Bright blue streetcars roll up Auburn Avenue in Downtown Atlanta every 15 minutes or so, but from inside Condesa Coffee, you can’t hear them over the sounds of conversation and grinding beans.
Octavian Stan is one of the co-owners of the coffee shop. He says, so far, he’s pretty happy with the streetcar.
“Overall, I think it’s a great addition,” he says.
He says it’s too early to tell if the streetcar’s helped him sell more macchiatos, but not to tell that it’s made developers more interested in the neighborhood.
Several buildings on Auburn Avenue currently sit unoccupied, but Octavian says he knows of a number of projects planned that will breathe new life into them.
“Once that happens, people maybe will feel more of an urge to get off the streetcar, not just take it from Centennial Park to MLK Memorial and not even look in between,” he says.
A.J. Robinson says the streetcar is drawing people downtown.
“There’s something about the permanency of the tracks,” he says. “When people know that something’s going to happen, people begin to think about, ‘Well, I need to be there. I know it’s not going away.’”
He’s President of Central Atlanta Progress (CAP). They’re a community development group focused on Downtown Atlanta and a partner in the streetcar with MARTA and the City of Atlanta.
He says the streetcar has brought $671 million in investment to Downtown Atlanta between when the project was first announced in 2011 and July 2015. To Robinson, that investment is a sign of the streetcar’s success.
He also says he’s impressed by how many people are riding it, a figure he says could hit 1 million by the end of the first year.
“If we were having this conversation last year to project, I wouldn’t have projected a number that high,” he says.
However, that’s a just a small percentage of the people who could be riding the streetcar.
In 2013, CAP estimated that more than 22 million people lived, worked, and visited Downtown, and they say that number’s higher today. Even if 1 million people ride the streetcar in the first year, that’s less than 5 percent of the people who could.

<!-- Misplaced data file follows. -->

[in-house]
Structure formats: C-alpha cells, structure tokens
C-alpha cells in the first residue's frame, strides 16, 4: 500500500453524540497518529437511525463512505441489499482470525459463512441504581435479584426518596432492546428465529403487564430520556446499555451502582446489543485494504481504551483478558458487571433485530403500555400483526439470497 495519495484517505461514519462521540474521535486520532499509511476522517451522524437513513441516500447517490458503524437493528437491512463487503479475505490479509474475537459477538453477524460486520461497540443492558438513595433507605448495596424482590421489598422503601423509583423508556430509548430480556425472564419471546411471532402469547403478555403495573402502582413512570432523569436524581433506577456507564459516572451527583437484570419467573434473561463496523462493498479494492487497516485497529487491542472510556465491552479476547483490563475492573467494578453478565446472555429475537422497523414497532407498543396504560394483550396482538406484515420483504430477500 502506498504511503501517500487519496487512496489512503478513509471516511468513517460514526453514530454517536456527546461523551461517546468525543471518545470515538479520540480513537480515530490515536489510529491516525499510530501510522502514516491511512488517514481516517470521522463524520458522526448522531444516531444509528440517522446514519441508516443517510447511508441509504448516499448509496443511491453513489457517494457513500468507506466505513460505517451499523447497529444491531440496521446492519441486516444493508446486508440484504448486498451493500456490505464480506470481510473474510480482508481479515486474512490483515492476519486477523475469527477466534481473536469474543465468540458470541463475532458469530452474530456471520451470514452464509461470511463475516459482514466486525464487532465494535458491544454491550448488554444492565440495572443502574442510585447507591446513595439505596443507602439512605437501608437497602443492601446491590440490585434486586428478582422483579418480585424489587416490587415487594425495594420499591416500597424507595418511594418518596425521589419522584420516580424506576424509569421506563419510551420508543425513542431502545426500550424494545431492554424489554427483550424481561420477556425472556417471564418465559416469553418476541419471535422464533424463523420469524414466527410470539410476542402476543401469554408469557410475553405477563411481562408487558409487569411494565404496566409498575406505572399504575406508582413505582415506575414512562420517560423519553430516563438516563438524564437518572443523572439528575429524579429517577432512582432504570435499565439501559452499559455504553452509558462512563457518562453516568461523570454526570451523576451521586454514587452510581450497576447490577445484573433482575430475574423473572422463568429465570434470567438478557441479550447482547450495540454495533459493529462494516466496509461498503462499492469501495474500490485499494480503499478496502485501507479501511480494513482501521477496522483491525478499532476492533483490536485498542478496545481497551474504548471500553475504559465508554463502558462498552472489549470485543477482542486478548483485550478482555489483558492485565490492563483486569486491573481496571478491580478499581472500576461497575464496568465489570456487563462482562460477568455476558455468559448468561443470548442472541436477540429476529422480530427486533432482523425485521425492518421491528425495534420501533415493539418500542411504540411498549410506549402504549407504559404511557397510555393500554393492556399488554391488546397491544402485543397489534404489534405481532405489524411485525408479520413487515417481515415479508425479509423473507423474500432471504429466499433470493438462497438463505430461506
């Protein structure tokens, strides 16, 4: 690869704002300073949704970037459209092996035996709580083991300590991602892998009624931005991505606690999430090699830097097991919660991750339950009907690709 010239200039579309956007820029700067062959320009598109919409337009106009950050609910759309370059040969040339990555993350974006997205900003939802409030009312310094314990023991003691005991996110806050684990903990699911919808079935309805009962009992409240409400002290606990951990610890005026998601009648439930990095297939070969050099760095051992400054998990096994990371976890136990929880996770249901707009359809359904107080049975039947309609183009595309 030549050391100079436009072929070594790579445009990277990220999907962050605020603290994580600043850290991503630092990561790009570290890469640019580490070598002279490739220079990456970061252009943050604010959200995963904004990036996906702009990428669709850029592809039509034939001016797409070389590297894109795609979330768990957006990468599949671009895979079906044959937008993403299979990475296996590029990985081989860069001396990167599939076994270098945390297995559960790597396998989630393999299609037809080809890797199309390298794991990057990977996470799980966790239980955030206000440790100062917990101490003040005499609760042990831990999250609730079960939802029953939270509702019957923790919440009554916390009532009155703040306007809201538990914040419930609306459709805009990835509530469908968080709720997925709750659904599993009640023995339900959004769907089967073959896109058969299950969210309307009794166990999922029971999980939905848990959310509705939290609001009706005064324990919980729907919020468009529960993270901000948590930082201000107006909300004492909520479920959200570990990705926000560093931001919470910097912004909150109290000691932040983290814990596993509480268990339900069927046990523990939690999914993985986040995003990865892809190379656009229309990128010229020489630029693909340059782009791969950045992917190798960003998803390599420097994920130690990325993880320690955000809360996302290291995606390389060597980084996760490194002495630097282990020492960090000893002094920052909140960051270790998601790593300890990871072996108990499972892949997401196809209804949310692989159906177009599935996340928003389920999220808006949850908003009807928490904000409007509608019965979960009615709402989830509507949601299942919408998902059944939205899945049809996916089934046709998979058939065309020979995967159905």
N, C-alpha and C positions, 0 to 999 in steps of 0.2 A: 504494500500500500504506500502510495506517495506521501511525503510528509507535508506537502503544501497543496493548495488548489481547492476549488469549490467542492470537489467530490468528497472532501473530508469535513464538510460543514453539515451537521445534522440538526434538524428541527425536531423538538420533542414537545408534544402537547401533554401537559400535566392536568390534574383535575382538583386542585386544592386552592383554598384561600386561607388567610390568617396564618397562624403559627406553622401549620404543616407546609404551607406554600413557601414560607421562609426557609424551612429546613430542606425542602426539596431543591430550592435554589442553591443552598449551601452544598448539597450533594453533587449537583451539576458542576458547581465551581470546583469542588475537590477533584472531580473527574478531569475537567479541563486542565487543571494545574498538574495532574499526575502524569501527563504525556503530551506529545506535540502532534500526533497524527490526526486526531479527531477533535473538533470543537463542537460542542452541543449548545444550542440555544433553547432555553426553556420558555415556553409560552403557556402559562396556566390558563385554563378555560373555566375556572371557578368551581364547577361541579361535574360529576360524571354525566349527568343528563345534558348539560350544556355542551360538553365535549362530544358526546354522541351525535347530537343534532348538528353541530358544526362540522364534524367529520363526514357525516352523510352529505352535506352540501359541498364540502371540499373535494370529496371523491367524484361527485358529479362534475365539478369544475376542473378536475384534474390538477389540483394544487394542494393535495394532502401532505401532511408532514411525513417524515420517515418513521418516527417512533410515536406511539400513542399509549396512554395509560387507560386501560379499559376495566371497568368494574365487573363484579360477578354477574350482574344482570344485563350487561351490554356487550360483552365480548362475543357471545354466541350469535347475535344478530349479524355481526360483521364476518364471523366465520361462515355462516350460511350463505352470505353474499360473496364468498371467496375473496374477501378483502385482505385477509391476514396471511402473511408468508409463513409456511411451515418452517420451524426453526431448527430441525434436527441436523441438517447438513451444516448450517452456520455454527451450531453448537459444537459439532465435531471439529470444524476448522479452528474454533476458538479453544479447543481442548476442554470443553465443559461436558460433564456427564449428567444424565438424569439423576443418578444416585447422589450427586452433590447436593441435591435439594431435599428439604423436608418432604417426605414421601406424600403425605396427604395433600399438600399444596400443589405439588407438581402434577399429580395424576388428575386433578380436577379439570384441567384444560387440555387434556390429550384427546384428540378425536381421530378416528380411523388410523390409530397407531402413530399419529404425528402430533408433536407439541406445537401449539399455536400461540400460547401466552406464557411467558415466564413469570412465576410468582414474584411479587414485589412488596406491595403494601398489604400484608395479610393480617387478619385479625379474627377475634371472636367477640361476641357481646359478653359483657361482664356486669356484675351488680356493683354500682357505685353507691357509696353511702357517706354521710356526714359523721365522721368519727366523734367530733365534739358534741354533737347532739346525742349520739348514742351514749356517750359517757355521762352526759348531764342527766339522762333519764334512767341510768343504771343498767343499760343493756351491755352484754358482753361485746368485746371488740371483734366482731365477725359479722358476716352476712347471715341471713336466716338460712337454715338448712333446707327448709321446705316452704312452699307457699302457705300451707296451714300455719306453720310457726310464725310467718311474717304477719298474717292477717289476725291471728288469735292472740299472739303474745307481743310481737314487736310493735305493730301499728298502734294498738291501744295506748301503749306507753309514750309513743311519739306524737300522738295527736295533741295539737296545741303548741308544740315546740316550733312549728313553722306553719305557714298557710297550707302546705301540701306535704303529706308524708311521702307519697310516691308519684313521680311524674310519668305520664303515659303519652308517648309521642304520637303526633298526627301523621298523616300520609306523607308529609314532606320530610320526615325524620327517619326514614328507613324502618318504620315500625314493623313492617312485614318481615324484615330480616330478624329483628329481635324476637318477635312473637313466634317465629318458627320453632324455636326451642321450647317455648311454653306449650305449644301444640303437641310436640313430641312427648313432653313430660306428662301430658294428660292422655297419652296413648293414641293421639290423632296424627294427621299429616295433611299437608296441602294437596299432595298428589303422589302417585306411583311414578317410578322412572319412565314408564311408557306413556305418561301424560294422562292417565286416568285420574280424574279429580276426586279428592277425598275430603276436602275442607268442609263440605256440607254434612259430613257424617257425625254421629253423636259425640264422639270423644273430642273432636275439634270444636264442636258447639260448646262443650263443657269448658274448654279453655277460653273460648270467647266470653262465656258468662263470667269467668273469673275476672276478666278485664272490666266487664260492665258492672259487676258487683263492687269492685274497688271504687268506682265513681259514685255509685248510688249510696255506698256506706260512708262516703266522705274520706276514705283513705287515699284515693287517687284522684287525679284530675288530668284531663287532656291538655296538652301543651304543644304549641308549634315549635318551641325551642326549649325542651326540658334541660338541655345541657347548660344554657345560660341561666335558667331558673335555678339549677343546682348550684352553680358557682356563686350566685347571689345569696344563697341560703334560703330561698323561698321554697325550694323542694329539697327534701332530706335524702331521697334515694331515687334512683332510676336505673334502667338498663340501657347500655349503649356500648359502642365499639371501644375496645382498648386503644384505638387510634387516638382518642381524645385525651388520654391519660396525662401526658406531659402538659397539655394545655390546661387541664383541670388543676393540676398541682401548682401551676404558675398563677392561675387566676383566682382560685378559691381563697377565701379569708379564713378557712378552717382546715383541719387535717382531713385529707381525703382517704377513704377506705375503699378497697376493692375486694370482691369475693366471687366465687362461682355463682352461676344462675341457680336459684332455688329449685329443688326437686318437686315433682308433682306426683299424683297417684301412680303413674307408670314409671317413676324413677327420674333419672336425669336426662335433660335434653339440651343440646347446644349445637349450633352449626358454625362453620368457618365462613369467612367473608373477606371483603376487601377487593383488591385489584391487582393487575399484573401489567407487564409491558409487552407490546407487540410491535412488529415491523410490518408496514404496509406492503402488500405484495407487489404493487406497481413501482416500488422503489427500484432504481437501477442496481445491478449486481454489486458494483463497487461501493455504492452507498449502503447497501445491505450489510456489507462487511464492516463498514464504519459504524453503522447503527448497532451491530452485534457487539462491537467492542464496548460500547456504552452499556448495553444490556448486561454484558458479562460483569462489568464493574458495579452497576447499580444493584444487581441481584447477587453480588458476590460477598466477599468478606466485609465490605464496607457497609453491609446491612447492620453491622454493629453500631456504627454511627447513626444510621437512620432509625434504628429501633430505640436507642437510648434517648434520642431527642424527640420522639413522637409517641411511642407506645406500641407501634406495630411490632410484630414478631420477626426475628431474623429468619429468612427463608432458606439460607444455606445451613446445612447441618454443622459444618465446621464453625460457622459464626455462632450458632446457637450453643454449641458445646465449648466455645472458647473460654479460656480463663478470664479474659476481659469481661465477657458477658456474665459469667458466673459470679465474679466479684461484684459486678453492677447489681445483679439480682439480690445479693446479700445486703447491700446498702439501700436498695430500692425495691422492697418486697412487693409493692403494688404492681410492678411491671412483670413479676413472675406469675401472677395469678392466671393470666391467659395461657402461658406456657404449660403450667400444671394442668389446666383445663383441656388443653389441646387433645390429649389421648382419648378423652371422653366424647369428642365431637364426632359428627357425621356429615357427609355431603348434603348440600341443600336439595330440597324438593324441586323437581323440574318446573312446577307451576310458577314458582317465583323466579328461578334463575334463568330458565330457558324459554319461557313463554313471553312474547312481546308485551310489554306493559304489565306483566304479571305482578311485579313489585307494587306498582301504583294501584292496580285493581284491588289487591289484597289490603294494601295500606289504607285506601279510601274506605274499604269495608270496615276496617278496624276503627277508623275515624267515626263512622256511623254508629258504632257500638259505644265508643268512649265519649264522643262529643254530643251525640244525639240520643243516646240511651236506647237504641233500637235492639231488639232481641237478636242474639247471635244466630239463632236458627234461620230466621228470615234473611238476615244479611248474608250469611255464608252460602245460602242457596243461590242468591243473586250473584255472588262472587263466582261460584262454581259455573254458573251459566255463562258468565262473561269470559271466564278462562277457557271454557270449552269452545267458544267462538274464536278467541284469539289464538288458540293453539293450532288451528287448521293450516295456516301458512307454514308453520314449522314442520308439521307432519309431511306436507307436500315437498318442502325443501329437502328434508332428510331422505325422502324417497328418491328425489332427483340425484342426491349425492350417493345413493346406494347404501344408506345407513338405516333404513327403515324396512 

Still, Robinson cautions against making quick judgements about a system that’s only a year old.
“The cars last 25 to 30 years, so that’s my timeframe,” he says. “When we have to replace the cars, then we’ll decide whether or not the streetcar was effective.”
The people who ride the streetcar are pretty willing to go ahead and give it a grade. Helena Harris is one of them. She uses the streetcar to commute downtown.
“I would give it maybe a B or C,” she says.
She says she likes that it connects to MARTA and that it seems to be good for tourists.
“But I think that it’s not that extensive where it goes, and it’s often not very on time,” she says.
Even with those issues, Harris says she rides the system because it’s free, but that’s soon to change. In 2016, riders will be charged a $1 fare, and Harris doesn’t know if she’ll keep riding. She’s says she’s just not sure it’s worth it.
Back at Condesa Coffee, co-owner Octavian Stan worries that the issues the streetcar’s faced its first year will make it hard for the system to really take off.
“I think this is a problem with the City of Atlanta in general in that some of these things kind of tend to be done with half measures,” he says. “They do a good thing, and they don’t finish it.”
There are plans to expand the system in the future to places like the BeltLine, but no date set for when that might happen.
Still, Stan says he’s willing to wait for the system to grow and improve.
He’s sure it will have a positive impact on his bottom line eventually, but as a streetcar trundles up Auburn Avenue outside, he says he just wishes things would move a little bit faster.